Whereas the leaders of the previous decades still had the Great Depression and the cataclysm of World War II in their minds, a youthful confidence characterized the next generation of leaders as well as permeated contemporary culture. A similar realignment took place in the arts. In the fifties and sixties many young, abstract painters in America began to turn away from the hallmarks of much Abstract Expressionism, particularly its emphasis on gesture and emotive content. They moved in two general directions: a radically optical style later given the name “Color Field painting”, and an image-based style called “Pop art”, which adapted material from the mass media. While Pop art constantly referred to contemporary society through its reconfiguration of consumerist images, Color Field painting consciously distanced itself from societal referents and focused on the lyrical possibilities of color.
Historically, a multiplicity of terms—Abstract Sublime, Cool Art, Hard-Edge painting, Lyrical Abstraction, and Post Painterly Abstraction—have been applied to align these painters at a moment when, for the first time since Impressionism, pure opticality held primacy over content and form. The Solomon R. Guggenheim Museum, New York, acquired several examples of this work at the time of their creation and displayed them in landmark exhibitions of the sixties and seventies. In 1961, the Guggenheim Museum presented the exhibition American Abstract Expressionists and Imagists, a survey of contemporary trends in art. This exhibition made apparent that there was more diversity to New York painting than just the gestural canvases of Action Painters. Art historian H. H. Arnason organized the exhibition and among the artists shown, identified Hans Hofmann and Mark Rothko for their use of predominantly flat areas of color and geometry. Numerous exhibitions addressing fields of color followed, most significantly prominent critic and curator Clement Greenberg's Post Painterly Abstraction in 1964 at the Los Angeles County Museum of Art and Lawrence Alloway's Systemic Painting in 1966 at the Guggenheim.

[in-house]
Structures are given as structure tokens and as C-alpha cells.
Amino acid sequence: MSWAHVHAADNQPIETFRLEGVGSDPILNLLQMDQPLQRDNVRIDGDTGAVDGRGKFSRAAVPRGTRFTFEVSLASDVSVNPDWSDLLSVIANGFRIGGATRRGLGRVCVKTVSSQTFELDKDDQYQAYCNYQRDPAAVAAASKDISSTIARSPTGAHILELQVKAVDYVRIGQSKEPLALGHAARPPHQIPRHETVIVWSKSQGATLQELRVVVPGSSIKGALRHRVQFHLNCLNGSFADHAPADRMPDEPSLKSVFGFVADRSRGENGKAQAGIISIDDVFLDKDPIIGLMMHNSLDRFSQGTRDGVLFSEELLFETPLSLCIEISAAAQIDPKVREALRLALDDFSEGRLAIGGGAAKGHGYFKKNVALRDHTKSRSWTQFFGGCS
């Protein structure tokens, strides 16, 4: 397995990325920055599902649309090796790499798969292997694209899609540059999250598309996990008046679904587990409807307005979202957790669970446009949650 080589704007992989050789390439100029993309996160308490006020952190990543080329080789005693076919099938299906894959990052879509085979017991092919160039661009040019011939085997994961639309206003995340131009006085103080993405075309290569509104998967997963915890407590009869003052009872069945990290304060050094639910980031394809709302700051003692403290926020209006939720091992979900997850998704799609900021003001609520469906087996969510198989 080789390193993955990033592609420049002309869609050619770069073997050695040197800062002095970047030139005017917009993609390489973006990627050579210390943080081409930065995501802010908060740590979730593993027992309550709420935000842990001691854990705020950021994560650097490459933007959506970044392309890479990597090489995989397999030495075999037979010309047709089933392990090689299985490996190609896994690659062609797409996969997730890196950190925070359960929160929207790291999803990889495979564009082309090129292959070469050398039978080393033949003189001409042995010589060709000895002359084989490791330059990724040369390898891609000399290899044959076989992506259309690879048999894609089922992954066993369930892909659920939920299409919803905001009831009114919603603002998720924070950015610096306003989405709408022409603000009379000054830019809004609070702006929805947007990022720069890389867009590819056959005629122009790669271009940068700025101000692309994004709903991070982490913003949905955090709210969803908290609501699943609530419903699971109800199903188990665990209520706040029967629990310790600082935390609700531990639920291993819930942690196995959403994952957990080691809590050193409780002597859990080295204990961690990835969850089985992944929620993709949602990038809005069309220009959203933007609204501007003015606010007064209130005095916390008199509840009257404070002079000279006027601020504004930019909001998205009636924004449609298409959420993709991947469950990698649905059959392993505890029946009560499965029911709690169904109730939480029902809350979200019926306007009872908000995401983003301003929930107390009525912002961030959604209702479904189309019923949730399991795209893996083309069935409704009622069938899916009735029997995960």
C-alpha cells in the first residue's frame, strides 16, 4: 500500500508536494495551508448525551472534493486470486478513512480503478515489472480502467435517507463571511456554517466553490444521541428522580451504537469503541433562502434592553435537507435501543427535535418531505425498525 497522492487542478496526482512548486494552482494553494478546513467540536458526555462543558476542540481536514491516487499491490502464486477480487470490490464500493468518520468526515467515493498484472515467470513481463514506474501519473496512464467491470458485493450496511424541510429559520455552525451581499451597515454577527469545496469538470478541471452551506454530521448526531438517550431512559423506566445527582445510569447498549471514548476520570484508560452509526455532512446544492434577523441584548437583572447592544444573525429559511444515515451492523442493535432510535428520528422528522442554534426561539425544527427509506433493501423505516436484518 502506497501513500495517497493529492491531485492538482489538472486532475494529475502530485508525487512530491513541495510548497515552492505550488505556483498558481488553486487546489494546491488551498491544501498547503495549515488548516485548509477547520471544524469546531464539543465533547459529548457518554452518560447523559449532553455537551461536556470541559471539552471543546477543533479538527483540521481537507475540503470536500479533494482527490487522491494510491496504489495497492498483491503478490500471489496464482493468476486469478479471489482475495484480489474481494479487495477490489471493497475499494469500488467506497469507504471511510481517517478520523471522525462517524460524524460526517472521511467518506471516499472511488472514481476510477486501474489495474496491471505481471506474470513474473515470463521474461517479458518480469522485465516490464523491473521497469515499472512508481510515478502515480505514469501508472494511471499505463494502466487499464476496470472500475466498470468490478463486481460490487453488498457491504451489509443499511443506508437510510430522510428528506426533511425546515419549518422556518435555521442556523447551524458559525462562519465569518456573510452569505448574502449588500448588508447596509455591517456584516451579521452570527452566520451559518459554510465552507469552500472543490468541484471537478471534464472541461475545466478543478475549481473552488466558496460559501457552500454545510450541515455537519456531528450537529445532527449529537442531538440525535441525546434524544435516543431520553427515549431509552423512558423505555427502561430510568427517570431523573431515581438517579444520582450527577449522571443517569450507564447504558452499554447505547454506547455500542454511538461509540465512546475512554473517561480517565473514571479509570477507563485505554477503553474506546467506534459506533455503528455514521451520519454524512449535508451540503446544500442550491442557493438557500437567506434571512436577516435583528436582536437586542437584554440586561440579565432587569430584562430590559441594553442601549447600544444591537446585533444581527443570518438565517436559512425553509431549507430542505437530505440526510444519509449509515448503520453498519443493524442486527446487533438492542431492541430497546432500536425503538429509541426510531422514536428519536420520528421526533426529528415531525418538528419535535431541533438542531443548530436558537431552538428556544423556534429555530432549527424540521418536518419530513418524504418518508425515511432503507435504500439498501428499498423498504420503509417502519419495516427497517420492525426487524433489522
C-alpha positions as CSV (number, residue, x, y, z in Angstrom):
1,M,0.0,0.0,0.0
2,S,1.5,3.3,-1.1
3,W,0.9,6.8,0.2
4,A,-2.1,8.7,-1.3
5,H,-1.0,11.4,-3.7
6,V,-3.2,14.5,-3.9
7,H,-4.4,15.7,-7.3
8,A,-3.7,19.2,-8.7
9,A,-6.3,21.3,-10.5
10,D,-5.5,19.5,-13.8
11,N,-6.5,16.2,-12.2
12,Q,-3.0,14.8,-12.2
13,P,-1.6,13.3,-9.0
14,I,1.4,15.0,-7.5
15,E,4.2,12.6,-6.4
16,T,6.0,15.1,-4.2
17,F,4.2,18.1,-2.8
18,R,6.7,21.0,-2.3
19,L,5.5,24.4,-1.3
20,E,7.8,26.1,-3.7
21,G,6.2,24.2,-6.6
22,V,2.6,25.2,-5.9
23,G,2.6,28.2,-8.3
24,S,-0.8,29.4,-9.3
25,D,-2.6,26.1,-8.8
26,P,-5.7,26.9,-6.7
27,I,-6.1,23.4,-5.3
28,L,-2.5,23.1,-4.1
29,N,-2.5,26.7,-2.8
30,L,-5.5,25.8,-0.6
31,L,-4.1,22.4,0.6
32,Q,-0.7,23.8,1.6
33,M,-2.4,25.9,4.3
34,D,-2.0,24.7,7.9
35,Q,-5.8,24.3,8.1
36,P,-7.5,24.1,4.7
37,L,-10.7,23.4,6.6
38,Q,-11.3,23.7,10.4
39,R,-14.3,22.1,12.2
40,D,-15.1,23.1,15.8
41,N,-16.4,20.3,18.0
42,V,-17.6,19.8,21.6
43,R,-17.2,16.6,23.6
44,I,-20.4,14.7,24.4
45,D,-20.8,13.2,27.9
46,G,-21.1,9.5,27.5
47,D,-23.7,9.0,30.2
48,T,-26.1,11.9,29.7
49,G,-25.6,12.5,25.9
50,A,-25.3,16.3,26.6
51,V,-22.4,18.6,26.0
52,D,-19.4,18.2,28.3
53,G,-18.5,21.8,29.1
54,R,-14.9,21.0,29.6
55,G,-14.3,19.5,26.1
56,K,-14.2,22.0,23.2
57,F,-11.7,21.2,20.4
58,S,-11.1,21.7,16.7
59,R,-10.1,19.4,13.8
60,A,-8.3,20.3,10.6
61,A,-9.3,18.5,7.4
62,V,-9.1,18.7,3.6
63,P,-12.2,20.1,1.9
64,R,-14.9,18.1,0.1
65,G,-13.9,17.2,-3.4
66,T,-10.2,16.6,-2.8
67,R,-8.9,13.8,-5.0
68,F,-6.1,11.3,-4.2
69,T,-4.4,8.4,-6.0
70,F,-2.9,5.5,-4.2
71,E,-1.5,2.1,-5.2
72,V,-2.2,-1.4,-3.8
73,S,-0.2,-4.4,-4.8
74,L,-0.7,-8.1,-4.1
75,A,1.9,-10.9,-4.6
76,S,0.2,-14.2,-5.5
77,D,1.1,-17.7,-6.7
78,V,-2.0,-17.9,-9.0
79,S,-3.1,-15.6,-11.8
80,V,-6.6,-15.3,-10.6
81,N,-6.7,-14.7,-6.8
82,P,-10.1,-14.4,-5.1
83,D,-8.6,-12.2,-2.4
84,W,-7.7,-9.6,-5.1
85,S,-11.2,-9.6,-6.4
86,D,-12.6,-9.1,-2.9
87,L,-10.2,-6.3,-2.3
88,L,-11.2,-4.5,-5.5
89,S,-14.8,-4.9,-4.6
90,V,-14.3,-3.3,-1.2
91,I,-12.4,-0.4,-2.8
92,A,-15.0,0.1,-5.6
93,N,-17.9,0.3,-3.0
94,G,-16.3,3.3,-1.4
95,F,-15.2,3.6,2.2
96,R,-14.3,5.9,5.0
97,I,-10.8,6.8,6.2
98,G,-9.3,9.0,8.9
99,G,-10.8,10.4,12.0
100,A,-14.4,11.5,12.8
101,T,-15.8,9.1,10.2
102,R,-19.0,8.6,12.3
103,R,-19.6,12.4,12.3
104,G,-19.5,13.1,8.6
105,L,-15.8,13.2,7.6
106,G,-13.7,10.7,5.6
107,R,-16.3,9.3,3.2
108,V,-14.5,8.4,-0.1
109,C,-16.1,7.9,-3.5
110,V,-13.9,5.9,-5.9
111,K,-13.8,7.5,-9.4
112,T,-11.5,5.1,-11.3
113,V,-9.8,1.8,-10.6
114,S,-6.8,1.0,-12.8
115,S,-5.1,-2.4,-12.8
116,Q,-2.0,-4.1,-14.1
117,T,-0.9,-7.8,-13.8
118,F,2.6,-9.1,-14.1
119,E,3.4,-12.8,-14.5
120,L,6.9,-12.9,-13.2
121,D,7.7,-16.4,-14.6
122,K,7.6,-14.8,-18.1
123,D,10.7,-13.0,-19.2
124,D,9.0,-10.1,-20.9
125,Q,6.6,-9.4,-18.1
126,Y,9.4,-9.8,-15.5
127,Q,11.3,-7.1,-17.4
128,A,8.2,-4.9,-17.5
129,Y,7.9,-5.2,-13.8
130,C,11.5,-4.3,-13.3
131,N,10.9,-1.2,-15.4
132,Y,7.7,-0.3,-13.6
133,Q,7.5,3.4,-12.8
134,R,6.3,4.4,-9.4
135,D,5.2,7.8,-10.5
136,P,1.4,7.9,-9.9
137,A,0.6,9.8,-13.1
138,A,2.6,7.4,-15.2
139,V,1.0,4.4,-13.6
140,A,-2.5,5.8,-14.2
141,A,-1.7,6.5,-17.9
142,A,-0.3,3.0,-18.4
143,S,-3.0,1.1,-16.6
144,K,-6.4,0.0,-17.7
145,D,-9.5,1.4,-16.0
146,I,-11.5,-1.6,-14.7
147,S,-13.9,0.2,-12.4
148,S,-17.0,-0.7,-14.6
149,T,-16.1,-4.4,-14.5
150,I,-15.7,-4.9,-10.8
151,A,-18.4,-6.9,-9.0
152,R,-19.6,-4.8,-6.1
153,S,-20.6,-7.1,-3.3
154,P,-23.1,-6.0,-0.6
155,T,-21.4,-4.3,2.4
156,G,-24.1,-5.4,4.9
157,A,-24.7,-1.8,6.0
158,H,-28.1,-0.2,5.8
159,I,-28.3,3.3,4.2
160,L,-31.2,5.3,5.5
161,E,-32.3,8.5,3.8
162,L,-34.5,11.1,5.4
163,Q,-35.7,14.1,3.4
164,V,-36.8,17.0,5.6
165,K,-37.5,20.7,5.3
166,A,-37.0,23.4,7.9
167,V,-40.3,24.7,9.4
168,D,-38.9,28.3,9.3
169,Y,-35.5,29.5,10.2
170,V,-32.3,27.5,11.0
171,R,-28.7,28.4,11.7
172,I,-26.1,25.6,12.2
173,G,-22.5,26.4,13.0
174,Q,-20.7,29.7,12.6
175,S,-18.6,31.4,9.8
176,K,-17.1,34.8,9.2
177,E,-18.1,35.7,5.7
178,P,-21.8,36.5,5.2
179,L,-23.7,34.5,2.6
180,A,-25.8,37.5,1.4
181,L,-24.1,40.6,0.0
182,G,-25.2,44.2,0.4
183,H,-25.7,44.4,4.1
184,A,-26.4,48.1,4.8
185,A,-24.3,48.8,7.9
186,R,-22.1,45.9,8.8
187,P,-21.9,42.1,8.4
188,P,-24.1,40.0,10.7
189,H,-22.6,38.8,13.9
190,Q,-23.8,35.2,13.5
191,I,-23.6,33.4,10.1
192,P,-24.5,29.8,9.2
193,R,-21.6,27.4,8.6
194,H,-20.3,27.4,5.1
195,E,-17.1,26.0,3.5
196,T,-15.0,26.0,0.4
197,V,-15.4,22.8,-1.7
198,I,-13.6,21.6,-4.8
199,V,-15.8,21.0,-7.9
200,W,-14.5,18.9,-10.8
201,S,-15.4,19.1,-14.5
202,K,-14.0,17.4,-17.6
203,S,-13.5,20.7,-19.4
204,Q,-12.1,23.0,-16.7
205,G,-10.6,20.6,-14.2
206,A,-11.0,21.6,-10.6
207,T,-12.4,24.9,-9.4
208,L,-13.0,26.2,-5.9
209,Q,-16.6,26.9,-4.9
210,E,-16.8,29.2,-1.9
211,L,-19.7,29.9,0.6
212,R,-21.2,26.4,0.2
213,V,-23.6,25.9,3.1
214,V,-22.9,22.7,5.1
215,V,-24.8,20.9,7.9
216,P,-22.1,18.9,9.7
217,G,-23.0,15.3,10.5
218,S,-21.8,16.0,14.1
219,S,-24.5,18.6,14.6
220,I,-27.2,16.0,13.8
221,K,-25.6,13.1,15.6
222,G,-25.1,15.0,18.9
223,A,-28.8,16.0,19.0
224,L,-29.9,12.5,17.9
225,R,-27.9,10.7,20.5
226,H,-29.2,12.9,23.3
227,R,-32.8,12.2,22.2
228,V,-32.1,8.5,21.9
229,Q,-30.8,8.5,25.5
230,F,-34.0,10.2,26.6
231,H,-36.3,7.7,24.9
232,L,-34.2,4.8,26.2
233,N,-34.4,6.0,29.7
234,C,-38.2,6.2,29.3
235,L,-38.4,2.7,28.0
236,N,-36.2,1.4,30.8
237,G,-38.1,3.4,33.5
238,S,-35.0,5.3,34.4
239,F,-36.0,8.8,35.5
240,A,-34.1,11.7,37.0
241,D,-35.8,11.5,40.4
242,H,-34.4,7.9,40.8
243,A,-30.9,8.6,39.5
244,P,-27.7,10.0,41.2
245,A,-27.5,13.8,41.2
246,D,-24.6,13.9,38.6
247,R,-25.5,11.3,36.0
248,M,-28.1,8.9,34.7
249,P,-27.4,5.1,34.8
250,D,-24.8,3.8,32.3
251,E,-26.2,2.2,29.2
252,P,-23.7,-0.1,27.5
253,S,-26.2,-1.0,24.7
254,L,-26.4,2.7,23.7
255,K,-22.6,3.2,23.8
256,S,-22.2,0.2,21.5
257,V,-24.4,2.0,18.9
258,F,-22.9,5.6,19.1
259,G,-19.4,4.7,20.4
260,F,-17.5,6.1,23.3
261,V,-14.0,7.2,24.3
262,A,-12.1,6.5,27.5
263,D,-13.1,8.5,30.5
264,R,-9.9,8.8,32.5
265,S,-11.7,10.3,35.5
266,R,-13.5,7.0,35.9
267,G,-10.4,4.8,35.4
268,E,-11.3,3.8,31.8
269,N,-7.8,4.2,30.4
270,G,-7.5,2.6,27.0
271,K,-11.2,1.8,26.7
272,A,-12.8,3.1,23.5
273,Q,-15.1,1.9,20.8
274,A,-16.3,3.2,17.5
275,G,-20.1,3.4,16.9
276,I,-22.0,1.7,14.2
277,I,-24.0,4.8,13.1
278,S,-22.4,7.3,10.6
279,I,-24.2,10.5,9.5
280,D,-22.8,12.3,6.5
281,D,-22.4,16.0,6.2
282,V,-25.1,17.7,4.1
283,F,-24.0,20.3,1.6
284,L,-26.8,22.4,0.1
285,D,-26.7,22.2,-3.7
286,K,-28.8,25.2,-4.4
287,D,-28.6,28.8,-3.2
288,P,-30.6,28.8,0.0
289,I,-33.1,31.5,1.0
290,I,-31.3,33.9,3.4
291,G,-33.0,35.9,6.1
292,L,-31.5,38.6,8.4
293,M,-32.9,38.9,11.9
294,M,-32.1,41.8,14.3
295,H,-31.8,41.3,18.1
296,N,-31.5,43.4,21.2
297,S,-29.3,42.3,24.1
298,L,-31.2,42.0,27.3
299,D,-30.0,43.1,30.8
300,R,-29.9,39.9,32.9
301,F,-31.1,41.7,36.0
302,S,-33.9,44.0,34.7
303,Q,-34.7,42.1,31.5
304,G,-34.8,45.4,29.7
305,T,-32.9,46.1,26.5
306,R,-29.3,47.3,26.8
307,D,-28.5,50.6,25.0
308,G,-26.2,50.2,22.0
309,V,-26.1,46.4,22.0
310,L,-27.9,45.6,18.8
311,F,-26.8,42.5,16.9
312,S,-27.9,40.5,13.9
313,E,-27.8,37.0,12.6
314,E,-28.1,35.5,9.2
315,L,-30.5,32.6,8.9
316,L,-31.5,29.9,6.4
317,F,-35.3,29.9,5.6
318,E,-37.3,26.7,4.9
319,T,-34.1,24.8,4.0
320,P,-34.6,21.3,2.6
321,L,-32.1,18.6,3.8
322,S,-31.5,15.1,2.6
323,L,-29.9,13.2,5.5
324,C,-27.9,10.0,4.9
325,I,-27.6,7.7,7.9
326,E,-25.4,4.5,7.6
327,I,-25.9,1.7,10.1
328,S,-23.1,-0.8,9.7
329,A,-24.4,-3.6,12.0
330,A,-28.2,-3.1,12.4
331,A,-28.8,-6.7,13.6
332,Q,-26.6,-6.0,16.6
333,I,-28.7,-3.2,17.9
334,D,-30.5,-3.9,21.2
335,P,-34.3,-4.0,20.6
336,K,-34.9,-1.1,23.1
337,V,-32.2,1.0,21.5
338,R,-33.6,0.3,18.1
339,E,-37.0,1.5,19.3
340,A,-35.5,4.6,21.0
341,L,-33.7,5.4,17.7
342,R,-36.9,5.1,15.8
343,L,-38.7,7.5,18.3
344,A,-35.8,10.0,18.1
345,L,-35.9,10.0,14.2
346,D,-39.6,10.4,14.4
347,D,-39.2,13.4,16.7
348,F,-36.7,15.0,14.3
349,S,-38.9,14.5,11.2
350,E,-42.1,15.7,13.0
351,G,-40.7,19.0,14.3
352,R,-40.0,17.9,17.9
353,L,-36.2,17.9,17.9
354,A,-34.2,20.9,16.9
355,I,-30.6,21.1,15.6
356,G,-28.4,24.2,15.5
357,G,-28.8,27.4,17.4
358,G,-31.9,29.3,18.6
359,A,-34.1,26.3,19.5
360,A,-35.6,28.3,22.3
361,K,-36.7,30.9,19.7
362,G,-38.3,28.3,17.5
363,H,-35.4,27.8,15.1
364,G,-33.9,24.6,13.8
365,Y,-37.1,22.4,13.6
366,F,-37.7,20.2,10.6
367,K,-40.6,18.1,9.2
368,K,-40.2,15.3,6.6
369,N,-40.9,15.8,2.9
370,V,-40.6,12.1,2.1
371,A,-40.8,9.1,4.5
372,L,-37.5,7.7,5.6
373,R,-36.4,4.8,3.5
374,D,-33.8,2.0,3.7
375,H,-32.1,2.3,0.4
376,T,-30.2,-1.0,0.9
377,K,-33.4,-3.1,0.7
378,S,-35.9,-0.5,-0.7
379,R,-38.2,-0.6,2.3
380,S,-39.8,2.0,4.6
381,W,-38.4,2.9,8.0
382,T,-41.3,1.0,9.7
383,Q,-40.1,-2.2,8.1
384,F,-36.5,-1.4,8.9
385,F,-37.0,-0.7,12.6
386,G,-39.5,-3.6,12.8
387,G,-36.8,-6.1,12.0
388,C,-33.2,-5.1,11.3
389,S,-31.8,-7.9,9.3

The thirteen artists in Color Fields are among the many included in these past presentations who were moving abstraction in new directions while Pop art dominated the American art scene. Some artists applied pigment in large expanses, even covering the entire canvas. Their work emphasized the flatness of the picture plane, marking no distinction between subject and background. Large-scale canvases by Helen Frankenthaler, Morris Louis, and Jules Olitski exemplify Color Field's expanses of color often stained into (rather than painted onto) the support. These artists and their contemporaries, in spite of their differences in technique—some applied paint with a traditional brush, while others poured, rolled, soaked, or sprayed their pigments—all explored the nuances and power of color at a moment when the United States was embracing the energy of the youth, as well as trying to break free from the tumult of the previous decades.
© VG Bild-Kunst, Bonn 2010
© Raymond Parker
Picture Gallery: 9 photos
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